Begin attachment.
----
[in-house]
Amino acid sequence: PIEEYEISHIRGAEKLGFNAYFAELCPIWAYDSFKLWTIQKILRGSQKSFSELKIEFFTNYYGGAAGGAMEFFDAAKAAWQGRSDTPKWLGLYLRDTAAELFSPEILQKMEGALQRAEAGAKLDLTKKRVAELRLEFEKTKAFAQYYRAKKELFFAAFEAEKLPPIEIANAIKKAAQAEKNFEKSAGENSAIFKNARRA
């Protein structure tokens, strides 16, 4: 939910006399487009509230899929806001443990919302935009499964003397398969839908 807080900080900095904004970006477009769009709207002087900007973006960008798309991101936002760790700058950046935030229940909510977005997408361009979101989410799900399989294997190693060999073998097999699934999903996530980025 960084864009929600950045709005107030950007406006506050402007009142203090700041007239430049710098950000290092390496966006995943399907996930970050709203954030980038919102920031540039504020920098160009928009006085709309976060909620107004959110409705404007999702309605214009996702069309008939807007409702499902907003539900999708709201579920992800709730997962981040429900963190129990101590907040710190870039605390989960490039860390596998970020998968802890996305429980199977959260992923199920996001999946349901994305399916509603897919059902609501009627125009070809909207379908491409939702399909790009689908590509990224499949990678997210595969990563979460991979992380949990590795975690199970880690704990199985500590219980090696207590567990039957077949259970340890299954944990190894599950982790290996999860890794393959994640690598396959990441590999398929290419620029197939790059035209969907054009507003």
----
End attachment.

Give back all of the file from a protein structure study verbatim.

[in-house]
Amino acid sequence: PIEEYEISHIRGAEKLGFNAYFAELCPIWAYDSFKLWTIQKILRGSQKSFSELKIEFFTNYYGGAAGGAMEFFDAAKAAWQGRSDTPKWLGLYLRDTAAELFSPEILQKMEGALQRAEAGAKLDLTKKRVAELRLEFEKTKAFAQYYRAKKELFFAAFEAEKLPPIEIANAIKKAAQAEKNFEKSAGENSAIFKNARRA
């Protein structure tokens, strides 16, 4: 939910006399487009509230899929806001443990919302935009499964003397398969839908 807080900080900095904004970006477009769009709207002087900007973006960008798309991101936002760790700058950046935030229940909510977005997408361009979101989410799900399989294997190693060999073998097999699934999903996530980025 960084864009929600950045709005107030950007406006506050402007009142203090700041007239430049710098950000290092390496966006995943399907996930970050709203954030980038919102920031540039504020920098160009928009006085709309976060909620107004959110409705404007999702309605214009996702069309008939807007409702499902907003539900999708709201579920992800709730997962981040429900963190129990101590907040710190870039605390989960490039860390596998970020998968802890996305429980199977959260992923199920996001999946349901994305399916509603897919059902609501009627125009070809909207379908491409939702399909790009689908590509990224499949990678997210595969990563979460991979992380949990590795975690199970880690704990199985500590219980090696207590567990039957077949259970340890299954944990190894599950982790290996999860890794393959994640690598396959990441590999398929290419620029197939790059035209969907054009507003």